United States, all students: 544
United States, white students only: 568
Average scores, Grade 8 science, 2011 TIMSS
United States, all students: 525
United States, white students only: 553
Finland is a small, largely unicultural nation. It has very few immigrant kids. Beyond that, Finland never created a despised minority which it brutalized for centuries.
To its eternal credit!
Almost all students in Finland are from the country’s majority culture. In the scores we’ve posted above, students from this country’s majority culture match or outscore the Finns in all four parts of the TIMSS.
Frankly, we find those scores surprising. Among our sprawling nation’s white student population, there is almost surely more poverty than there is among the Finns. Beyond that, we have fairly large regional pockets of anti-intellectualism.
Despite that, the numbers are what you see. For Grade 8 math, here’s the way white students scored in the nine states which participated in the 2011 TIMSS as independent entities:
Average scores, Grade 8 math, 2011 TIMSSIn eight of the nine states which took part as independent entities, white students—students from the majority culture—outscored Finland in Grade 8 math. In states like Massachusetts, North Carolina, Minnesota, they outscored Finland by rather large margins.
(For all American states, scores are by white students only)
North Carolina 563
(Finland, all students 514)
Here’s why we think this is revealing:
For the past twelve years, every ninny and his unstable uncle has flown off to miraculous Finland on the company dime. Emerging from their Helsinki hotels, these people tried to spot the miraculous, secret practices in Finland’s miraculous schools.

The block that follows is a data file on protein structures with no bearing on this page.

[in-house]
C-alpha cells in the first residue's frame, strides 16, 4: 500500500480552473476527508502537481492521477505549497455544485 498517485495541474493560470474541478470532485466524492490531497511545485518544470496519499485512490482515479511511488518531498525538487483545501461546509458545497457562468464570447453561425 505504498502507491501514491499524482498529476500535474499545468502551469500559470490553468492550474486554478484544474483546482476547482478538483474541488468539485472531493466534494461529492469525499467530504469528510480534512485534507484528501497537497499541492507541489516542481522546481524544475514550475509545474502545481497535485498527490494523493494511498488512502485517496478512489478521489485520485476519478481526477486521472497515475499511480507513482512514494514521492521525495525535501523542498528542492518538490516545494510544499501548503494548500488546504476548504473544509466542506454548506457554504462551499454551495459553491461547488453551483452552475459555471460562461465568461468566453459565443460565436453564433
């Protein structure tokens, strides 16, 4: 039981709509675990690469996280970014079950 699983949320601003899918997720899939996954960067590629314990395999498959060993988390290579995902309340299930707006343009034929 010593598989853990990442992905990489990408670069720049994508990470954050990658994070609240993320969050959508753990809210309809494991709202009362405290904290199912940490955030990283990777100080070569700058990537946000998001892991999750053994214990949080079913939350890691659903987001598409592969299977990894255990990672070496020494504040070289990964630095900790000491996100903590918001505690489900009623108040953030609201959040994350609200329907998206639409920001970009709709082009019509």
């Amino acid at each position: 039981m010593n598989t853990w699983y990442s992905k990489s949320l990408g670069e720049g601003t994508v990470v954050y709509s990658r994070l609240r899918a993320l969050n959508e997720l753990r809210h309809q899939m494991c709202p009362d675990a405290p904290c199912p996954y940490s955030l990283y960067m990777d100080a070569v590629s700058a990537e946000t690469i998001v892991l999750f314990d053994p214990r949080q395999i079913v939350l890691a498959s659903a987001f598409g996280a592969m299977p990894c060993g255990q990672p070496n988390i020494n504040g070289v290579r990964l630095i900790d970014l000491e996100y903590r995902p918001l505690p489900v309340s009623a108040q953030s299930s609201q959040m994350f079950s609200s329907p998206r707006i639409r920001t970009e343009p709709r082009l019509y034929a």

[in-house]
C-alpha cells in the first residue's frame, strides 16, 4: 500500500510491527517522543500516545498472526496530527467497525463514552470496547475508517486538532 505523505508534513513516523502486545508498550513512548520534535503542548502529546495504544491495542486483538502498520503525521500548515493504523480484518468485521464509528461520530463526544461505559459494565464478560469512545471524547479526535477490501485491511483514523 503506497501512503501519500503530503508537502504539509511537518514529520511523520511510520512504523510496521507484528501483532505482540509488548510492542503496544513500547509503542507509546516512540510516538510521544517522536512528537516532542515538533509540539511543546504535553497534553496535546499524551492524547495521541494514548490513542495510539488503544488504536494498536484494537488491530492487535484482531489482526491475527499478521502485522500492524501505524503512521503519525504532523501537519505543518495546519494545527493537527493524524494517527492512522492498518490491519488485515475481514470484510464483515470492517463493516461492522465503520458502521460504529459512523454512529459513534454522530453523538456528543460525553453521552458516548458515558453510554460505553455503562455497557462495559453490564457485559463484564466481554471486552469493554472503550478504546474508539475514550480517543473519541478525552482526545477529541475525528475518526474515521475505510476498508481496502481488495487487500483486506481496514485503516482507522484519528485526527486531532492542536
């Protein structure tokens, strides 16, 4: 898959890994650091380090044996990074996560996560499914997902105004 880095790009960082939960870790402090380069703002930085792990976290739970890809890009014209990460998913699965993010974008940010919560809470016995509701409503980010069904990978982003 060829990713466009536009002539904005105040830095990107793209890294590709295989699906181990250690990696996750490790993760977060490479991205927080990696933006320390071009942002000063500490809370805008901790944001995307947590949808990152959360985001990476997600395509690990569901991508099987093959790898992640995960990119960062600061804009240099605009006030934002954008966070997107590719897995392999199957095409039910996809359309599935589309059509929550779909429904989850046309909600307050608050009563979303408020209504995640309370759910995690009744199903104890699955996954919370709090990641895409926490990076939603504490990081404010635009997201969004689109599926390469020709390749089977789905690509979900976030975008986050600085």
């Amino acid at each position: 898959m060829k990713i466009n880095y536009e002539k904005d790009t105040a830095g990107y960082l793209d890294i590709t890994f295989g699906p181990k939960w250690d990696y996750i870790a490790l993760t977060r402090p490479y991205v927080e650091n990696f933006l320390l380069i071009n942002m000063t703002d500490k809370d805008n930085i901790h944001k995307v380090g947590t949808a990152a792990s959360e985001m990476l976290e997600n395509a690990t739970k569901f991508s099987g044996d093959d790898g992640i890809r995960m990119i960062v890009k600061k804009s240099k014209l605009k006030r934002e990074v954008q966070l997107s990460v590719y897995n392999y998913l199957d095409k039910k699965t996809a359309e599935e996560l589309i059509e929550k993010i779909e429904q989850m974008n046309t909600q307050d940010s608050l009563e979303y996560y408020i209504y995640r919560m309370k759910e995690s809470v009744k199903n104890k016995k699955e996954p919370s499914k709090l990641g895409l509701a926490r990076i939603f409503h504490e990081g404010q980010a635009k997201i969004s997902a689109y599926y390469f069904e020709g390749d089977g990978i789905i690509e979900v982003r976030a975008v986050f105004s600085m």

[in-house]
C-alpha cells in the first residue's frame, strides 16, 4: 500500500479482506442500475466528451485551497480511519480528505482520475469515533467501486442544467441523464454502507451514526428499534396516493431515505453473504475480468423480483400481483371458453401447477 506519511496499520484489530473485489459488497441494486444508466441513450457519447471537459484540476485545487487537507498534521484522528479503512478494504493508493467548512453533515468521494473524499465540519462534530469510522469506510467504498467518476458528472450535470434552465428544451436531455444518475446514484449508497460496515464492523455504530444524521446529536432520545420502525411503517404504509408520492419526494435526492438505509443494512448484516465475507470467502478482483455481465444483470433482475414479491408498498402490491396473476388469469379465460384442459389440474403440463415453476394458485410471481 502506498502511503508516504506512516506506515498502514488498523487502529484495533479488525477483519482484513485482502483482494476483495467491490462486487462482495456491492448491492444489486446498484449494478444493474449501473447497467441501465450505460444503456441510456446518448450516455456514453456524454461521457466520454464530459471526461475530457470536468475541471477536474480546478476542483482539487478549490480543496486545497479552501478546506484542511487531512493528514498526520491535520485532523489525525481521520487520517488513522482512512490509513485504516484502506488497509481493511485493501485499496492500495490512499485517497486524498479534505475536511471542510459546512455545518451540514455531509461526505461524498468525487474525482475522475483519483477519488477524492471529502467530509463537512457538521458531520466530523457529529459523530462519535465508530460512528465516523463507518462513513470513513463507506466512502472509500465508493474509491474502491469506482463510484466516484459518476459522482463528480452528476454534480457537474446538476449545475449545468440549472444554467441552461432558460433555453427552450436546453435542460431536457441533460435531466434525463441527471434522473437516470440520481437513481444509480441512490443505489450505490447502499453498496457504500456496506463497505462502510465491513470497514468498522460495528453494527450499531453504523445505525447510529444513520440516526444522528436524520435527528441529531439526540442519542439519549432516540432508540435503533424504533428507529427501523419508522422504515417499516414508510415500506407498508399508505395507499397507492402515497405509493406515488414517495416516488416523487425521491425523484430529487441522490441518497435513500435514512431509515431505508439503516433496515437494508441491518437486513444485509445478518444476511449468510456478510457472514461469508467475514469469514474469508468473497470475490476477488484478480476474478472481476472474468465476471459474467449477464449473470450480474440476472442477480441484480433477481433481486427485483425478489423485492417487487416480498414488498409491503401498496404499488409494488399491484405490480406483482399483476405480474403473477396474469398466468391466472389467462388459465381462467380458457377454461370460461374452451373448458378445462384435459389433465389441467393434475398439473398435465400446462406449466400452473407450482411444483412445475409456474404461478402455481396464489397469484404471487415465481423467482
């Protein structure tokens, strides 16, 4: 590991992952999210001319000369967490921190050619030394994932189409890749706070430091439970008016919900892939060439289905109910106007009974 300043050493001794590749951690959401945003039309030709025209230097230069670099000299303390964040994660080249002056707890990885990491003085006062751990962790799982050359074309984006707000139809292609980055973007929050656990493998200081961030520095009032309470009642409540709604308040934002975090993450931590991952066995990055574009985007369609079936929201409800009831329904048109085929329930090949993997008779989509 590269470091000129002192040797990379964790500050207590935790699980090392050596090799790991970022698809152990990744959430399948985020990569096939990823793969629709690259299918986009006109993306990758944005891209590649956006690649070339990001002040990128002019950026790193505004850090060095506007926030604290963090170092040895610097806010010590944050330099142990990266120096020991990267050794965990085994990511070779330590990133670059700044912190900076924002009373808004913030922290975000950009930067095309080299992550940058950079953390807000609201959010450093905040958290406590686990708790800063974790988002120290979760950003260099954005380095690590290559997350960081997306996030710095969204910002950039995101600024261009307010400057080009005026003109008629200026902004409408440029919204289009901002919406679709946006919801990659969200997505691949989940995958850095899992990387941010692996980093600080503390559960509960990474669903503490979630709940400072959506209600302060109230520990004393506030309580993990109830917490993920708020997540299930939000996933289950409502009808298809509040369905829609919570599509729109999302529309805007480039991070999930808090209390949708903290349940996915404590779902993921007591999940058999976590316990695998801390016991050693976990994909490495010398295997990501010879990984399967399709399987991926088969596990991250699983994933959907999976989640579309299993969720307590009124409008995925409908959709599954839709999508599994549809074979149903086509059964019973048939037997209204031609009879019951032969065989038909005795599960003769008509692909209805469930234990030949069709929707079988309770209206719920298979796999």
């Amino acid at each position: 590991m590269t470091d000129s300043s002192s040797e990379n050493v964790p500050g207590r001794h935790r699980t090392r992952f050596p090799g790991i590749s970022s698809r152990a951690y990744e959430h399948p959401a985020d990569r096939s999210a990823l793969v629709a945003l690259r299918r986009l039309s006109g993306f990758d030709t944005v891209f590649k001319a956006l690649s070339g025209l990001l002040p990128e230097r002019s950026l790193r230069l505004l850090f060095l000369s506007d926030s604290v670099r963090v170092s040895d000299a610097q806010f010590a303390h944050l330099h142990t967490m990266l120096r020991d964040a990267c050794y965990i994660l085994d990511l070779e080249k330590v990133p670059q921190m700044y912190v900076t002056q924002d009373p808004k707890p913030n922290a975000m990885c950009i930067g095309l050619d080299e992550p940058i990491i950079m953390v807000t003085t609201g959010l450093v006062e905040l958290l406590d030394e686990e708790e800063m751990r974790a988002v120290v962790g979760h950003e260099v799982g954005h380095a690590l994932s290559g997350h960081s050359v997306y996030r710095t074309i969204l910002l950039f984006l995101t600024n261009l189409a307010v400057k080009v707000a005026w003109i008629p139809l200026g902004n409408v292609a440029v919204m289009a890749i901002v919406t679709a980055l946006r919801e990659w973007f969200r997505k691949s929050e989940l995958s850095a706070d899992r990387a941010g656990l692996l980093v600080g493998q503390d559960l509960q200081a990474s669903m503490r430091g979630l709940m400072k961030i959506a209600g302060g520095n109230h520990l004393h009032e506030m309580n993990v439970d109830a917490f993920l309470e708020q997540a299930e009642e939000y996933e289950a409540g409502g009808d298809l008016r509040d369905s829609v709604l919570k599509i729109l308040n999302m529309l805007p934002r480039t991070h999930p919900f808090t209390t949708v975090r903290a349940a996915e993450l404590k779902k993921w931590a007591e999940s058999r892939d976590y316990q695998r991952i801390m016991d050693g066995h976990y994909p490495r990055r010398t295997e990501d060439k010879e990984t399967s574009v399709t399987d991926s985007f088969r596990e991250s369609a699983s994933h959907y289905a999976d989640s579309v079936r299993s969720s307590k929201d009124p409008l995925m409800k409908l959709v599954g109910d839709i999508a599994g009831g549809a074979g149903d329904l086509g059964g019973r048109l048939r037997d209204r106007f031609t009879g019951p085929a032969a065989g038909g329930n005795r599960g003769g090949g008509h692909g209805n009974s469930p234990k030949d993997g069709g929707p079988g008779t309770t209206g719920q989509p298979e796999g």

Test scores like those shown above suggest an obvious conclusion—there are no miraculous practices in Finland’s public schools! Within our own much-maligned schools, children from the majority culture are actually outscoring Finland.
Our schools could be much better, of course, in a wide range of ways. (Apparently, so could Finland’s.) They could do a better job teaching math. They could do a better job helping children discover the joy of the search.
They could do a better job creating a nation of avid readers. They could do a better job channeling the natural desire of children to serve, to engage.
But for children from the majority culture—for children who speak the language; for children who didn’t arrive in the country last week; for children who don’t belong to a despised minority which was brutalized for hundreds of years; for children whose sacred ancestors weren’t denied the right to know how to read by force of extremely brutal law—
Among children like those, our schools are routinely outscoring Finland! And those children constitute a substantial majority of our student population. This is not some tricked-out statistical sliver we have slickly dislodged.
Our schools’ biggest shortfalls involve the children who aren’t from that “majority culture.” And we’re sorry, but you can’t fly off to Helsinki to learn how to serve those deserving, delightful, beautiful children.
Finland has no comparable parts to its student population! It hasn’t had to solve the educational puzzle our benighted ancestors created.
Let’s be clear. Even within our majority culture, our schools are not outscoring Korea. Korean kids averaged 613 on that Grade 8 TIMSS math test.
Tomorrow, though, we’re going to show you how other parts of our student population scored on those TIMSS tests. How do we address the shortfalls reflected in those statistics, which are sometimes extremely painful?
It’s constantly amazing to see how little we “liberals” seem to care about that. Also, to see how little our “educational experts” seem to know or care.
Tomorrow: More disaggregation
Coming: Ripley, Goldstein and the “experts” on the practice of “tracking.” Also, the Common Core